Things graduates should include on their CV if they’re starting their first job

Looking for your first job as a recent graduate can be daunting, particularly if you're new to crafting CVs. The graduate job market is competitive so it's important to have a high-quality resume that demonstrates your suitability for the role. Here are three important things to include if you're looking to start your first ever job.

1. Casual and weekend work

Many graduates don't have extensive work experience to put on their CV, but any previous work, including weekend jobs, casual work and temporary positions, are all useful. Even if the nature of past casual work doesn't seem relevant to the graduate roles you're applying for, it can still demonstrate a strong work ethic and ability to take on responsibilities.

Plus, your past casual work has no doubt helped you develop key skills that are appealing to employers. For example, working as a server at a restaurant supports the development of strong communication skills which are important in a wide range of jobs and industries, including business leadership roles. Doing casual yard work in your local community, such as mowing lawns and raking leaves, demonstrates an entrepreneurial spirit and ability to build connections with others which can be useful in many client-facing roles.

2. Key skills

Job descriptions tend to centre around key skills necessary for the role, so it's important that your CV reflects these skills to show that you're the right candidate. Include a bulleted list of skills that are most relevant to the job. It's a good idea to tailor your CV for every job you apply for. This allows you to move the most relevant skills to the top of the list or tweak phrasing to match that used in the job description. If you're writing a speculative CV or creating a generic CV to serve as a template for future applications, include core skills and attributes that most employees look for, such as communication and interpersonal skills, commercial awareness, teamwork skills, adaptability and resilience, problem-solving skills and time management skills.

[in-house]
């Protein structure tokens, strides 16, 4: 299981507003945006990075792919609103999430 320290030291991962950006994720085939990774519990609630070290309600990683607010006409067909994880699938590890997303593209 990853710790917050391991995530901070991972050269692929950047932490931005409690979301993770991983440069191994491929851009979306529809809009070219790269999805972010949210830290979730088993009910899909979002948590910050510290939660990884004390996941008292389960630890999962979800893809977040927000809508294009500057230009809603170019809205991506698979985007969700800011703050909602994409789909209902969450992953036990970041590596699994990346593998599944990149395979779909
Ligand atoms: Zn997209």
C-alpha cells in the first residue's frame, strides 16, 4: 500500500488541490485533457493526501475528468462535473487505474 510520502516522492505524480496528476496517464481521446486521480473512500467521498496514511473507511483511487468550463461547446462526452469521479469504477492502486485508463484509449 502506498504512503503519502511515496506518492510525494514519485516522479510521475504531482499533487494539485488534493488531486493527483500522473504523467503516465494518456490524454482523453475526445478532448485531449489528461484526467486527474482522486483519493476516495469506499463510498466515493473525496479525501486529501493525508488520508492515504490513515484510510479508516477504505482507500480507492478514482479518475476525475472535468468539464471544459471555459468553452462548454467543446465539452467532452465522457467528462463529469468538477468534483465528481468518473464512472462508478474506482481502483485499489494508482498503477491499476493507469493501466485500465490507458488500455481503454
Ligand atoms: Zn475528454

3. Hobbies and interests

When you have limited work experience to include on your CV, you can demonstrate relevant personal qualities by including a section on your hobbies and interests. Make sure the things you mention are relevant to the jobs you're applying for or have helped you develop key skills. For example, if you're an arts graduate applying for jobs in a gallery, you could mention that you're a keen artist and briefly discuss the mediums you work in. If you're looking for jobs in administration, you might mention that you help organise training sessions and games for the amateur basketball team you play with.

There are plenty of hobbies that are suitable for inclusion on your CV, but make sure to be honest and truthful because you may be asked about them at the interview.

Your CV often provides hiring managers with their very first impression of you, so take your time in compiling this important document to ensure you really sell yourself and your unique skillset.

We welcome your respectful and on-topic comments and questions in this limited public forum. To find out more, please see Appropriate Use When Posting Content. Community-contributed content represents the views of the user, not those of Markham Public Library